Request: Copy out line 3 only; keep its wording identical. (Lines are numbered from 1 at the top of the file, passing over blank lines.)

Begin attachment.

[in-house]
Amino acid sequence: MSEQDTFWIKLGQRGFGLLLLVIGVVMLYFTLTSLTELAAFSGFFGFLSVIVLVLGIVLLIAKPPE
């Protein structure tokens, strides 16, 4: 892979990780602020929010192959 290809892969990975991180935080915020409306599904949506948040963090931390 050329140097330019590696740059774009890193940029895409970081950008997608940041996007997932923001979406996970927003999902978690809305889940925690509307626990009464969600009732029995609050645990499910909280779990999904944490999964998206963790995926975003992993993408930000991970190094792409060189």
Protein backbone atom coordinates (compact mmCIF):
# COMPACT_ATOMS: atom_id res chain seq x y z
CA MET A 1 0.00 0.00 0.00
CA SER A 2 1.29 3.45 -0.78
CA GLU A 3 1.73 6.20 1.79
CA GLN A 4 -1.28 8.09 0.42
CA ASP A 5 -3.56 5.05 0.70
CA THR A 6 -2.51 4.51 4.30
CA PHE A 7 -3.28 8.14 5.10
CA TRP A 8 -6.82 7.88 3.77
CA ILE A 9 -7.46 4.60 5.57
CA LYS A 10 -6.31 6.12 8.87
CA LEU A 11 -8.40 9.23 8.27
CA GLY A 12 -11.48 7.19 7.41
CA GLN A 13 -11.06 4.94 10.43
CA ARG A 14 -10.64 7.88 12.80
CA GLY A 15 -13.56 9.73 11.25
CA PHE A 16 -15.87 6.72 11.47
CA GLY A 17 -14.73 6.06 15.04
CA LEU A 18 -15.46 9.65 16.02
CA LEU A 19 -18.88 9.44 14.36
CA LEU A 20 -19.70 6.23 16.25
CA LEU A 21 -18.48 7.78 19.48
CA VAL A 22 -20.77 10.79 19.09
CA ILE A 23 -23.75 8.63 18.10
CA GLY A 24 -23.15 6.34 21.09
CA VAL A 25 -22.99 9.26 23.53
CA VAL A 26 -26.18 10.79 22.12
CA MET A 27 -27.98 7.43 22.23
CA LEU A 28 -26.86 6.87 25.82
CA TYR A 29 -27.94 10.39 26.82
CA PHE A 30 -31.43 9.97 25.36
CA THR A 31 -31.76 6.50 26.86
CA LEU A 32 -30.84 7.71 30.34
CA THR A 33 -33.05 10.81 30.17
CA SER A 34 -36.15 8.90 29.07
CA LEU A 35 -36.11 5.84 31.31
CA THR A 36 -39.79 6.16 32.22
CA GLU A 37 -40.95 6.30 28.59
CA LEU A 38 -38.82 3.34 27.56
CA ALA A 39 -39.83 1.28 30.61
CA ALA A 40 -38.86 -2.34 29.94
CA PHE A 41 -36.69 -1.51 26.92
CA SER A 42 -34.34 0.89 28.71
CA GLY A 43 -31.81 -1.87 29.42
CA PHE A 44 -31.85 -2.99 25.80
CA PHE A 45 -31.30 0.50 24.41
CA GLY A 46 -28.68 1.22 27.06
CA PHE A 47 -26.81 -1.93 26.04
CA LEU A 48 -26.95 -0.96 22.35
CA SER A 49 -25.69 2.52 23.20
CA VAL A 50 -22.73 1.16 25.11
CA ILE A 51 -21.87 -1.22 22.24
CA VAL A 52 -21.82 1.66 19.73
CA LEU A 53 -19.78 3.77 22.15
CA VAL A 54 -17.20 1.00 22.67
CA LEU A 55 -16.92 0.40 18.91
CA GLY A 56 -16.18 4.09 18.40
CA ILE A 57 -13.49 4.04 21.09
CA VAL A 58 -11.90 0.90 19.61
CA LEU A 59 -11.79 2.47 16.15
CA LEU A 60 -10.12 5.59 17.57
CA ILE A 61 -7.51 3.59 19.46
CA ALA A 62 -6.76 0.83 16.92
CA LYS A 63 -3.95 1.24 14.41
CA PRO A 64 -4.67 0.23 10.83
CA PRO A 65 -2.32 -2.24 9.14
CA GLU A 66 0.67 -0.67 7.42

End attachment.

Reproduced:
């Protein structure tokens, strides 16, 4: 892979990780602020929010192959 290809892969990975991180935080915020409306599904949506948040963090931390 050329140097330019590696740059774009890193940029895409970081950008997608940041996007997932923001979406996970927003999902978690809305889940925690509307626990009464969600009732029995609050645990499910909280779990999904944490999964998206963790995926975003992993993408930000991970190094792409060189």